The quartet of Murray, Djokovic, Nadal and Federer – now all in their 30s – have won the last 14 Wimbledons between them, but with no outstanding candidate, the door is wide open for a younger player to break through and claim a first Grand Slam title this time around.
“There is a lot of speculation on whether Andy Murray will be fit enough to compete,” she comments.
“He is the reigning Wimbledon champion and the World No 1 so it would be a huge loss not to have him there this year.”
“Amazingly, the big four have all been fighting injuries but the resurgence of Roger [Federer] and Rafa [Nadal] puts them both as real contenders for the title.
“Novak [Djokovic] has had a bad time of it of late and has dropped to No 4 but he made an interesting decision to play at Eastbourne in a 250 ATP tour event where he has got some valuable grass court play.
“Murray’s loss at Queen’s really hurt his preparations and he then pulled out of exhibition matches at Hurlingham with a hip injury so he has hardly played at all on grass but Wimbledon is very special to him, if he can get fit.
“Roger did not play on the clay so is fresh but his start on grass was stopped in Stuttgart when he lost to Tommy Haas in the first round, but he made up for it in Halle where he won a record ninth title so I’m sure he is feeling pretty good right now.
“Rafa hasn’t played any matches on grass but you can never count him out… look what he did on clay when everyone had written him off!
“As for Stan [Wawrinka], he is ranked No 3 but seems to struggling on the grass after making it through to the final in Paris on clay but, again, he can find his form and be a real contender.”
Nadal has, in fact, has been practising at full throttle in the build up to Wimbledon.
“In 2014 I made the fourth round and it was my best year since reaching the final in 2011,” Nadal says on ATPWorldTour.com.
“Since then I’ve had many problems with my knees. In 2012 and 2013 it was really bad and then in 2015, my knees were fine, but I felt bad for many other reasons. Last year unfortunately I broke my wrist right before Wimbledon.
“It’s been a few years that I haven’t been able to compete well and that is a disadvantage compared to those who arrive here having done well year after year.”
To give himself the best possible preparation for Wimbledon, Nadal trained for a week in Mallorca and then doubled the intensity of his sessions in London, where he arrived on Monday.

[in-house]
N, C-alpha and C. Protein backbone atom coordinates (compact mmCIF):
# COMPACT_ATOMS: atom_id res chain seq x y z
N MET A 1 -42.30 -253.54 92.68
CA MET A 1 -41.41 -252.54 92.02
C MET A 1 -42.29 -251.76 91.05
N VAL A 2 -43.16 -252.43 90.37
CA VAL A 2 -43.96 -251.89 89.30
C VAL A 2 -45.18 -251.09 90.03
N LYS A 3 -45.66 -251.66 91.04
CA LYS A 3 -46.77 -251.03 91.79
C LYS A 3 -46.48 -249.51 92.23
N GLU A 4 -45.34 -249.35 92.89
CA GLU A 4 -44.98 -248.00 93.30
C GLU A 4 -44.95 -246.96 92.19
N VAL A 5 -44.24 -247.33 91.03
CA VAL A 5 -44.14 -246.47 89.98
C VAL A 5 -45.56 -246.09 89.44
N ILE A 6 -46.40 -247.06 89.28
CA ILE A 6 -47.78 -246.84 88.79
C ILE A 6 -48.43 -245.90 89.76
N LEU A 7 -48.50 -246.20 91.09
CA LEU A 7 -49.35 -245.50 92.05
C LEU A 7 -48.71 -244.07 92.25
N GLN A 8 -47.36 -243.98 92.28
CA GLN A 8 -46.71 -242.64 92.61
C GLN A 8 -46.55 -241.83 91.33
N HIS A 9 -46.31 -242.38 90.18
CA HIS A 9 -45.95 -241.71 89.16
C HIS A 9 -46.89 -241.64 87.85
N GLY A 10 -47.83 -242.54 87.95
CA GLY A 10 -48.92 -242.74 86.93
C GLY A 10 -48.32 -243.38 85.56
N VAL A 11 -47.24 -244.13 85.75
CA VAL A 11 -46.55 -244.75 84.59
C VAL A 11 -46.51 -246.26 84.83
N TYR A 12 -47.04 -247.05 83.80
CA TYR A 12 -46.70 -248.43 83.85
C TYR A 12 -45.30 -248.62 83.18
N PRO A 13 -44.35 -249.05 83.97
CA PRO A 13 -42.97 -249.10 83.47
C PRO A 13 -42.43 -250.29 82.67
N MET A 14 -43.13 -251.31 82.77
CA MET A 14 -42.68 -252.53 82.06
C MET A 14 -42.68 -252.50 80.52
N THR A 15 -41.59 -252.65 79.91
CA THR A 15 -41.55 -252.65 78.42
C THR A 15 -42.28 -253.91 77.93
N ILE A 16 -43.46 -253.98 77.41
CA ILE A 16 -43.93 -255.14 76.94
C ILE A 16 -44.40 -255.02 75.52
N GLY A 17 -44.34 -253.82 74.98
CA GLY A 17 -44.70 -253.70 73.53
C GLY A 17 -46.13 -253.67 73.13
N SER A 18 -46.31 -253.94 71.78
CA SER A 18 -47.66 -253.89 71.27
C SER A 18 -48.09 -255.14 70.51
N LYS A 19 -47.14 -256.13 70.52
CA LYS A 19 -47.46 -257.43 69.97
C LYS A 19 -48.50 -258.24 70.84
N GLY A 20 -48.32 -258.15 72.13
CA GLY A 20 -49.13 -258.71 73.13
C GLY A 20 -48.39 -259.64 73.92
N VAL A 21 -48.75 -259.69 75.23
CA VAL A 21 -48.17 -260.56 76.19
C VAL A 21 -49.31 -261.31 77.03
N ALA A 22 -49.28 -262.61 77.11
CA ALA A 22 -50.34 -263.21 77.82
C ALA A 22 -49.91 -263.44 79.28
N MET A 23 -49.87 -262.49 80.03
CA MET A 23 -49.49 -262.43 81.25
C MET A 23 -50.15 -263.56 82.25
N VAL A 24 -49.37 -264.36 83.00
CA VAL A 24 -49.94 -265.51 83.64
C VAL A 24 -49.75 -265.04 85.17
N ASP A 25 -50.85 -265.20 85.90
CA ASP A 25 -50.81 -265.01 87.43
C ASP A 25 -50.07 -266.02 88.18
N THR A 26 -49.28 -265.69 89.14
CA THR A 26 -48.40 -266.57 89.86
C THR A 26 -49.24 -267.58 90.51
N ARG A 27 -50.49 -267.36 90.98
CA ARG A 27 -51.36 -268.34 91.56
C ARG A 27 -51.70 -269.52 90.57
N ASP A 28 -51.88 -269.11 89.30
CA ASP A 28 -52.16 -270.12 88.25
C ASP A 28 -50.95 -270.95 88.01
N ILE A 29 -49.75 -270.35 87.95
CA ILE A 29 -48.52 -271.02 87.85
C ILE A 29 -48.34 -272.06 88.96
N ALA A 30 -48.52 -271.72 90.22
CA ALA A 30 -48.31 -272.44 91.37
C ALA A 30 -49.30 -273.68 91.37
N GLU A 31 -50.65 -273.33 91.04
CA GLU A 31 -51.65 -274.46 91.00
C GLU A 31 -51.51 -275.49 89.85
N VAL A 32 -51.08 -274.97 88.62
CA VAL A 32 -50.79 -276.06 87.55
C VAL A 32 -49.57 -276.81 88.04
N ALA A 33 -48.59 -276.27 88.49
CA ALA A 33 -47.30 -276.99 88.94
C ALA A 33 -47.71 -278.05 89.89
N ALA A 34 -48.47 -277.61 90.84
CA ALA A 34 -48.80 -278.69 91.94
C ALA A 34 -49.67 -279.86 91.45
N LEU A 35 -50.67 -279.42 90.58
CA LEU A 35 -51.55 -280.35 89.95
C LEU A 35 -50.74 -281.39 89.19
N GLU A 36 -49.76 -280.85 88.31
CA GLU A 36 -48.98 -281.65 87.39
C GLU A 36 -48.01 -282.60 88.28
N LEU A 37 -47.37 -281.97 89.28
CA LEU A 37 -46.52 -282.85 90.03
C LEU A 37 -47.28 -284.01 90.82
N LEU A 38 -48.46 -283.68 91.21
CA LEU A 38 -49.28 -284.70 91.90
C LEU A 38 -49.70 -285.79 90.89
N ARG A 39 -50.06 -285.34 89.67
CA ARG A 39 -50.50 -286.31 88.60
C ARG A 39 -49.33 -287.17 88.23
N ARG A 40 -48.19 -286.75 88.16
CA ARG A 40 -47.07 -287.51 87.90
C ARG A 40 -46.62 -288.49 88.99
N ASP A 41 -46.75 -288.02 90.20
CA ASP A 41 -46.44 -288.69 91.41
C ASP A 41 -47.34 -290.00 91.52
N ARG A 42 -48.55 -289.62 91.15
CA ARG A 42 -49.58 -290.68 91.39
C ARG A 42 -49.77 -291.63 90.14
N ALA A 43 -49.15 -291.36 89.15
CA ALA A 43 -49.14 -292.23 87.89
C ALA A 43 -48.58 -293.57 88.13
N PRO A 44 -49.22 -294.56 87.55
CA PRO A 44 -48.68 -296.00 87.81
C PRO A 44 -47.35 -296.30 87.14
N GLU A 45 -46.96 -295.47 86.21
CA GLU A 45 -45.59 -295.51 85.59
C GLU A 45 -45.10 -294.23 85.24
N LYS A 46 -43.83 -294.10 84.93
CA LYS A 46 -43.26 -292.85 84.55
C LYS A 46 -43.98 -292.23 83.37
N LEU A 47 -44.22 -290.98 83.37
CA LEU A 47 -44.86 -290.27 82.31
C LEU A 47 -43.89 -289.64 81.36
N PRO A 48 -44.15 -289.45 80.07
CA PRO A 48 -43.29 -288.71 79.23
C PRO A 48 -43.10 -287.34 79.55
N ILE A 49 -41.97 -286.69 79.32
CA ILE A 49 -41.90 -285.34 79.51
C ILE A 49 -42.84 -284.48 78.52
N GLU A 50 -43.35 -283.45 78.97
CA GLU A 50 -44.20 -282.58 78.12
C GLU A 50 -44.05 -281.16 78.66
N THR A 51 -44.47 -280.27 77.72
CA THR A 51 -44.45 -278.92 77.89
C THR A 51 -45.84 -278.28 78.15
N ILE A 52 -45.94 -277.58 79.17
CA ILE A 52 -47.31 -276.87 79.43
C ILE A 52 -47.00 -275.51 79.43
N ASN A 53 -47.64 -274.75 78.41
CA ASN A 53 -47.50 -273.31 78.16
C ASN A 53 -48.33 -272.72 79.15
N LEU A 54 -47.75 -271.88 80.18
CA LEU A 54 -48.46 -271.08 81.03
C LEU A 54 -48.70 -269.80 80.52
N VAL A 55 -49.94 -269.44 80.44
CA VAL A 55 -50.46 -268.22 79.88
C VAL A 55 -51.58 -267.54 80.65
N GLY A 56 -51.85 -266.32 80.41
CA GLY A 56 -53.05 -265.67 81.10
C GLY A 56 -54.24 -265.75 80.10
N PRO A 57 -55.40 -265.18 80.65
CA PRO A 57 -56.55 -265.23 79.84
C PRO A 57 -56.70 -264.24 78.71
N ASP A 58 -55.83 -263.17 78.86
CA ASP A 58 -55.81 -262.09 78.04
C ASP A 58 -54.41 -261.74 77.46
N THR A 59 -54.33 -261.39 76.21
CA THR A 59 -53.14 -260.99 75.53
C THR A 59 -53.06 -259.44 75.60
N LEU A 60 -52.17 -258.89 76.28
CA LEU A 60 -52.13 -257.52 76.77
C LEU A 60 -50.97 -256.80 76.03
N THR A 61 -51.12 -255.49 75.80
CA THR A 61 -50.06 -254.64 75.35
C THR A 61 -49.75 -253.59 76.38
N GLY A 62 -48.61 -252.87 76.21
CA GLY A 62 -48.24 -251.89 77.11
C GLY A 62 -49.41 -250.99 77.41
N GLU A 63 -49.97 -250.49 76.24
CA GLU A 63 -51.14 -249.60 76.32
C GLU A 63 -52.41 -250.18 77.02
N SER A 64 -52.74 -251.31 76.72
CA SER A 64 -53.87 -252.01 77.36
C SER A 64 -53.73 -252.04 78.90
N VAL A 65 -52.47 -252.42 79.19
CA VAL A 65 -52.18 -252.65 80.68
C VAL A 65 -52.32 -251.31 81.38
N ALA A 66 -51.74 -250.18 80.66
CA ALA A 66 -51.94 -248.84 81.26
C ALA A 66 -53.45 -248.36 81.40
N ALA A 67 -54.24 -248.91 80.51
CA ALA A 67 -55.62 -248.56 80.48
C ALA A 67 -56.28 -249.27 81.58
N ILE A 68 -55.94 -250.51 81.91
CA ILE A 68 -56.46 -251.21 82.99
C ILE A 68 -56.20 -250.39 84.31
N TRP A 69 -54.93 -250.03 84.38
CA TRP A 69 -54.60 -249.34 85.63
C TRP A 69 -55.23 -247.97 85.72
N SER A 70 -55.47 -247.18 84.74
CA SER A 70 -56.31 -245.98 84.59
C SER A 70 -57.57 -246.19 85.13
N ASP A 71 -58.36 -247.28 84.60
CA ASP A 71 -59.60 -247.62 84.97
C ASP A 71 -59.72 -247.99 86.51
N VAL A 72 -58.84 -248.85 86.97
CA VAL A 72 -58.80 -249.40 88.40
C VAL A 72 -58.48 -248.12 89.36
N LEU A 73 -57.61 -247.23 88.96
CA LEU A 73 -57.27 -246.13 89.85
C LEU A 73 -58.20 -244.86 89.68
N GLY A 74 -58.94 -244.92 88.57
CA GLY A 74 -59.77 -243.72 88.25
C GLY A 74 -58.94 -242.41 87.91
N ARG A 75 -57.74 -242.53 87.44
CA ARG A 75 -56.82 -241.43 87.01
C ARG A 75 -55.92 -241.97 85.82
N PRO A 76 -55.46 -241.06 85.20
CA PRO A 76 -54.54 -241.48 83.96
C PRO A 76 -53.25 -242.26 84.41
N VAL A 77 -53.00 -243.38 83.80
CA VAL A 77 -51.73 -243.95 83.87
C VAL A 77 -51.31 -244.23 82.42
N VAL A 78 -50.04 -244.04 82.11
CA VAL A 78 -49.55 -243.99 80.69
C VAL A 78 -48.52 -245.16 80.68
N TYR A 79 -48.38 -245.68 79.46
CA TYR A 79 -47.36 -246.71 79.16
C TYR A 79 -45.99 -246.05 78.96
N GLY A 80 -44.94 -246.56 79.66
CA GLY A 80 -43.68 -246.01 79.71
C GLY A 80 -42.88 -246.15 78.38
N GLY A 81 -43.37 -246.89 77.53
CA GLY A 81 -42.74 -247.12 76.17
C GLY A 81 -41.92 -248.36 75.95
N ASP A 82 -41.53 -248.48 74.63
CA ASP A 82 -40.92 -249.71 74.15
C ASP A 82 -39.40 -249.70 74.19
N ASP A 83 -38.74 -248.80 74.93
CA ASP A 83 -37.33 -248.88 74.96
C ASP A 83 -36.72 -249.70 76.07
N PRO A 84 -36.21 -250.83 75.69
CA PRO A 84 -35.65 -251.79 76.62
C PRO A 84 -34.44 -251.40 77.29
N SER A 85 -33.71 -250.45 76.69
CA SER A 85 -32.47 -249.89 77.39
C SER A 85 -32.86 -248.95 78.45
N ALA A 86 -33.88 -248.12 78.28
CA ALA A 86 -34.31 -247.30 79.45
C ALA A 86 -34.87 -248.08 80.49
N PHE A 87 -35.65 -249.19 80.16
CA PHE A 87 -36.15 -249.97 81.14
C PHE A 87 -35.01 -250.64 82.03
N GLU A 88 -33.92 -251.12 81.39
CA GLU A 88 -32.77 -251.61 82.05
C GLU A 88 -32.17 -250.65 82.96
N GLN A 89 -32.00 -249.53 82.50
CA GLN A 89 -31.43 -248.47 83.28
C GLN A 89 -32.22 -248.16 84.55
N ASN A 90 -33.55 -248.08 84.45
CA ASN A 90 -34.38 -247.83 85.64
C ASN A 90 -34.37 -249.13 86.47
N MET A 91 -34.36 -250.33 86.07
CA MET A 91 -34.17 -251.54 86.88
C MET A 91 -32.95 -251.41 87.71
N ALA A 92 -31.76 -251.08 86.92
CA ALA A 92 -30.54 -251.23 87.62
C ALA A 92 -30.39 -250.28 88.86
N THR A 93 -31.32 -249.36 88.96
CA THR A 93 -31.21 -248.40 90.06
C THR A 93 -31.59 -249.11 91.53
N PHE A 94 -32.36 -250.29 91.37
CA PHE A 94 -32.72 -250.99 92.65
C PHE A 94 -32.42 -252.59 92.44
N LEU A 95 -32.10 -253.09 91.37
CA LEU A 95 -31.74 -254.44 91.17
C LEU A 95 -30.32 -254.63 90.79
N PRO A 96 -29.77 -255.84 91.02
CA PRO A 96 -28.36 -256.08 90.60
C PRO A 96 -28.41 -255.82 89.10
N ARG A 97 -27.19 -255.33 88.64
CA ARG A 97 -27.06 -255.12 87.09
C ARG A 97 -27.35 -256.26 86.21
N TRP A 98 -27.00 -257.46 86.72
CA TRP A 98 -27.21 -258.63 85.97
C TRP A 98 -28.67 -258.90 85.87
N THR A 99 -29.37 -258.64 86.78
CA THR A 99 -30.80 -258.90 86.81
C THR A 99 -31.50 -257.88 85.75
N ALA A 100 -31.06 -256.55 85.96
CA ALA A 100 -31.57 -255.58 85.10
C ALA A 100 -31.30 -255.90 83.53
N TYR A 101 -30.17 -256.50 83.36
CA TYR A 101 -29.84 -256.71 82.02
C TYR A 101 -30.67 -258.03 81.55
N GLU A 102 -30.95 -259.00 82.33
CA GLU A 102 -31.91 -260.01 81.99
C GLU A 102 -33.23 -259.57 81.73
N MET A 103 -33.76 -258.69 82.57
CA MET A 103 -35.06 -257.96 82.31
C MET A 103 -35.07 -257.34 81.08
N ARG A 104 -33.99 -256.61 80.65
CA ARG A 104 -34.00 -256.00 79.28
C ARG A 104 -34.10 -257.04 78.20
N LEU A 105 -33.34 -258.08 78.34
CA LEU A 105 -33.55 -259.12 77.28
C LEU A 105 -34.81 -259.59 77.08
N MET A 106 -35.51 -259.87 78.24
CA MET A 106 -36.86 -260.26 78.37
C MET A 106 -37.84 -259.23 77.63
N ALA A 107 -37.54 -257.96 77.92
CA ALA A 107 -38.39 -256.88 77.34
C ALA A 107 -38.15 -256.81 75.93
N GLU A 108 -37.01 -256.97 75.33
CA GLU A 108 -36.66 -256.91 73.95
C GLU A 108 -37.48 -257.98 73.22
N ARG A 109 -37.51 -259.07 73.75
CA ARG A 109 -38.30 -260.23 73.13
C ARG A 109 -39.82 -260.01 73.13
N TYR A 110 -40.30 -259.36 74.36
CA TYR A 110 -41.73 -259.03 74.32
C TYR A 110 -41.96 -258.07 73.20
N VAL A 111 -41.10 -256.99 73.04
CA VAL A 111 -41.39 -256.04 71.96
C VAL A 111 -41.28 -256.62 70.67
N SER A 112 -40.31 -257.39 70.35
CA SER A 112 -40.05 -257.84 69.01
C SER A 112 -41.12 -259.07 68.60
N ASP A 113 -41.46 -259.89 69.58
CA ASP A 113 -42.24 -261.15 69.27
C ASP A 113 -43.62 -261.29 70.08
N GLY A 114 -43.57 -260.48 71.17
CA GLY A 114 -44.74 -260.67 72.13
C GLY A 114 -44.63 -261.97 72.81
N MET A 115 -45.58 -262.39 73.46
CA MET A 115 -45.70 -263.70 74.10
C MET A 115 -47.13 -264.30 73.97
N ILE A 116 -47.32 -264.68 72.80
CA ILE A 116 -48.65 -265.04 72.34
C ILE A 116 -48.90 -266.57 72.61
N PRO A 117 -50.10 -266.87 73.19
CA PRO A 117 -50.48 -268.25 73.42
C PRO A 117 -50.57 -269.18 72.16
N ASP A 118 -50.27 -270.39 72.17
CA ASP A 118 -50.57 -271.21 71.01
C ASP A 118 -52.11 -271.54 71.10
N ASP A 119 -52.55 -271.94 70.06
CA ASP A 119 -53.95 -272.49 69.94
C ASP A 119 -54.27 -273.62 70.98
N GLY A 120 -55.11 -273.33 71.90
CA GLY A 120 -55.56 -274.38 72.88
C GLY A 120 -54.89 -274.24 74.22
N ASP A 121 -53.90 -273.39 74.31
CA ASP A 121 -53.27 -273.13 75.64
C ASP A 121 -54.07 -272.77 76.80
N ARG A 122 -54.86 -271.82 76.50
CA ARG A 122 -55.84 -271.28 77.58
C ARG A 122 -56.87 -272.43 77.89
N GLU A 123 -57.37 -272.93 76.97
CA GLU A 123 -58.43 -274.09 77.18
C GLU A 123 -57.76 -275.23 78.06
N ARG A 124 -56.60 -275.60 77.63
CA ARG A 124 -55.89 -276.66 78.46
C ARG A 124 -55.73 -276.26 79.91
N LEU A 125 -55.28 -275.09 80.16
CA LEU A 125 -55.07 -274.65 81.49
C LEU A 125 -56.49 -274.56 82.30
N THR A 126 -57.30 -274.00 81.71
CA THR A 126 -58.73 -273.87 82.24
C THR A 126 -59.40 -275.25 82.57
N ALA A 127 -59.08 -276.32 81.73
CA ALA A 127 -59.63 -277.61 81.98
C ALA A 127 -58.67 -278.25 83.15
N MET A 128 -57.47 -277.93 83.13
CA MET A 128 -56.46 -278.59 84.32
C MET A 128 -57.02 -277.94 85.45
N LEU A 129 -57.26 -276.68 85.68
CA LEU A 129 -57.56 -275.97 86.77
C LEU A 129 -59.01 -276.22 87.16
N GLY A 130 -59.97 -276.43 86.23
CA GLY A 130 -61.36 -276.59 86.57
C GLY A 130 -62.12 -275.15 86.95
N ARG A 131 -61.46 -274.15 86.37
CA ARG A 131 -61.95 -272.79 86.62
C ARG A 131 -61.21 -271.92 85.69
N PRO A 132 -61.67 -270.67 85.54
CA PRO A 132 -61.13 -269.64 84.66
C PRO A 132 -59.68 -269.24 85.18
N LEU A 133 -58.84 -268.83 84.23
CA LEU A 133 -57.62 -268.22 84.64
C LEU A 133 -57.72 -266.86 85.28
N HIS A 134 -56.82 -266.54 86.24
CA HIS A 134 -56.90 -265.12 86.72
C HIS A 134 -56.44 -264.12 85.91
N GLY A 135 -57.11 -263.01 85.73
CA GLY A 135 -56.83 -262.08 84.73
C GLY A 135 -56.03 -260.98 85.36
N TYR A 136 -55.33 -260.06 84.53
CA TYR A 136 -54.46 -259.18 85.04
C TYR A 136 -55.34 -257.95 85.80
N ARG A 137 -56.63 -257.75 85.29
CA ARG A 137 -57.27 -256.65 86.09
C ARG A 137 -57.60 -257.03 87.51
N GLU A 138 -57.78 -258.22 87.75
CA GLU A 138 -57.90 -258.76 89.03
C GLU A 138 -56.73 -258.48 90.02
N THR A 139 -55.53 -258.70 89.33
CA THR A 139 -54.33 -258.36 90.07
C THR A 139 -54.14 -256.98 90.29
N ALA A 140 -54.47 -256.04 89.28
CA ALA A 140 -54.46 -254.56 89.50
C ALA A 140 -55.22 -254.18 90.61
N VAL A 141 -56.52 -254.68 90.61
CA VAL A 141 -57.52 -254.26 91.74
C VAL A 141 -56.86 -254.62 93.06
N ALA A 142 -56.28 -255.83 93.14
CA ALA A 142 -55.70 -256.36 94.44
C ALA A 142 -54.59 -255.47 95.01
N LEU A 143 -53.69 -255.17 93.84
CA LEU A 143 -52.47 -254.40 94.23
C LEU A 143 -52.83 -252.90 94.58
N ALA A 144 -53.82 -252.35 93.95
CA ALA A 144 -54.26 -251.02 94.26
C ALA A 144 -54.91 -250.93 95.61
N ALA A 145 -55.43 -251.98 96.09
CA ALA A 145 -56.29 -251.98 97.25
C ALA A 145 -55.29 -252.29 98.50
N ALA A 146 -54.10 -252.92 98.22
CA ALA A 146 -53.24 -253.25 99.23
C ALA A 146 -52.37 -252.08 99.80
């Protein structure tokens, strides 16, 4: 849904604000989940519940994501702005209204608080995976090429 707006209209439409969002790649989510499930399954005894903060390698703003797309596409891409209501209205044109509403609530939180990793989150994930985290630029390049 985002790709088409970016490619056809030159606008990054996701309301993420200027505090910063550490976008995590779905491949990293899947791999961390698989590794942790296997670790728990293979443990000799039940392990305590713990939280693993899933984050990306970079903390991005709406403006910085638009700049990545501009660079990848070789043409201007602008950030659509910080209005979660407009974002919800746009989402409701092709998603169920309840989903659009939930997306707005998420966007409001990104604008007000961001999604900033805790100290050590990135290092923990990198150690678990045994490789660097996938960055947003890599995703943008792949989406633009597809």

“I think he has a real shot at the title this year, especially after resting after Paris,” adds Maria Esther.
As for outsiders, she sees a lot of talent around.
“Dominic Thiem was in Brazil and won the Rio Open, which really impressed us,” she said.
“Since then he has been playing really well – he beat [Andy] Murray in Barcelona, lost to Rafa in the final in Madrid and to Djokovic in Rome and then beat Djokovic in Paris before losing to Rafa in the semis.
“He has switched to grass pretty well, losing in the last 16 in Halle so has to be in the mix for Wimbledon.
“There are also other so-called young guns around, like Nick Kyrgios, Alexander Zverev, Grigor Dimitrov and Lucas Pouille, who can all pull off an upset and might just go all the way.
And what about the women?
“Well, that really is a lottery,” laughs Maria Esther.
“Who would have thought that an unseeded player from Latvia [Jeļena Ostapenko] would win Paris?
“It just goes to show that the women’s game is wide open right now, with Serena [Williams] out [due to pregnancy], no Sharapova and no-one really grabbing the top spot.”
Current top seed Angelique Kerber lost in in the 2016 Wimbledon final and will be looking to better that this time, but she has had a poor year so far, recently going out in the first round at the French Open.
Karolina Pliskova reached the final of the 2016 US Open and has a strong all-round game suited to grass but has a poor Wimbledon record, while Petra Kvitova, out of the game after a knife attack last December, has made a steady return.
“Kerber is the World No 1 but she isn’t dominating and Simona Halep could well take it from it her over the coming weeks if she can find her form,” said Maria Esther.
“Kvitova is the defending champion but she is just back after that awful knife attack and won Birmingham so she could do well if she can get through the two weeks.
“Pliskova made it to the semis in Paris and could well string it together with her big serve but, actually, I think anyone could win the women’s title because it really is all about finding a consistent game over the full two weeks and, right now, none of women are showing me they can do that.”
“For sure it will an interesting two weeks coming up! Let’s hope the weather cooperates!”